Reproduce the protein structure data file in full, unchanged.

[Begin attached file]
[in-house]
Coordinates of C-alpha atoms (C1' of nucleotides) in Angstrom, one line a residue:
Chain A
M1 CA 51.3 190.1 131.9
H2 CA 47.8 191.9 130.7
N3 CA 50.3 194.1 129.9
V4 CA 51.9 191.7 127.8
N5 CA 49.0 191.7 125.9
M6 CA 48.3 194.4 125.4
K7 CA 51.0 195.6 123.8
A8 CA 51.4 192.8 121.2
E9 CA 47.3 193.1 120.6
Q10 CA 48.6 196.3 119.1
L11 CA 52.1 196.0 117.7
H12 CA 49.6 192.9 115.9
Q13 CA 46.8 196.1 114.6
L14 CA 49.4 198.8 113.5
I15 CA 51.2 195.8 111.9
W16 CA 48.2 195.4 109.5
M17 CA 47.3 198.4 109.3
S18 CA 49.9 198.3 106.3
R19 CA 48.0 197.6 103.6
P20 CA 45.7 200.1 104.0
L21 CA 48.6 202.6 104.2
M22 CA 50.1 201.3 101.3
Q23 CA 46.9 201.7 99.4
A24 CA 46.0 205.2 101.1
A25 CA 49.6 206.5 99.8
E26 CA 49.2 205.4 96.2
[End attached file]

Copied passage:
[in-house]
Coordinates of C-alpha atoms (C1' of nucleotides) in Angstrom, one line a residue:
Chain A
M1 CA 51.3 190.1 131.9
H2 CA 47.8 191.9 130.7
N3 CA 50.3 194.1 129.9
V4 CA 51.9 191.7 127.8
N5 CA 49.0 191.7 125.9
M6 CA 48.3 194.4 125.4
K7 CA 51.0 195.6 123.8
A8 CA 51.4 192.8 121.2
E9 CA 47.3 193.1 120.6
Q10 CA 48.6 196.3 119.1
L11 CA 52.1 196.0 117.7
H12 CA 49.6 192.9 115.9
Q13 CA 46.8 196.1 114.6
L14 CA 49.4 198.8 113.5
I15 CA 51.2 195.8 111.9
W16 CA 48.2 195.4 109.5
M17 CA 47.3 198.4 109.3
S18 CA 49.9 198.3 106.3
R19 CA 48.0 197.6 103.6
P20 CA 45.7 200.1 104.0
L21 CA 48.6 202.6 104.2
M22 CA 50.1 201.3 101.3
Q23 CA 46.9 201.7 99.4
A24 CA 46.0 205.2 101.1
A25 CA 49.6 206.5 99.8
E26 CA 49.2 205.4 96.2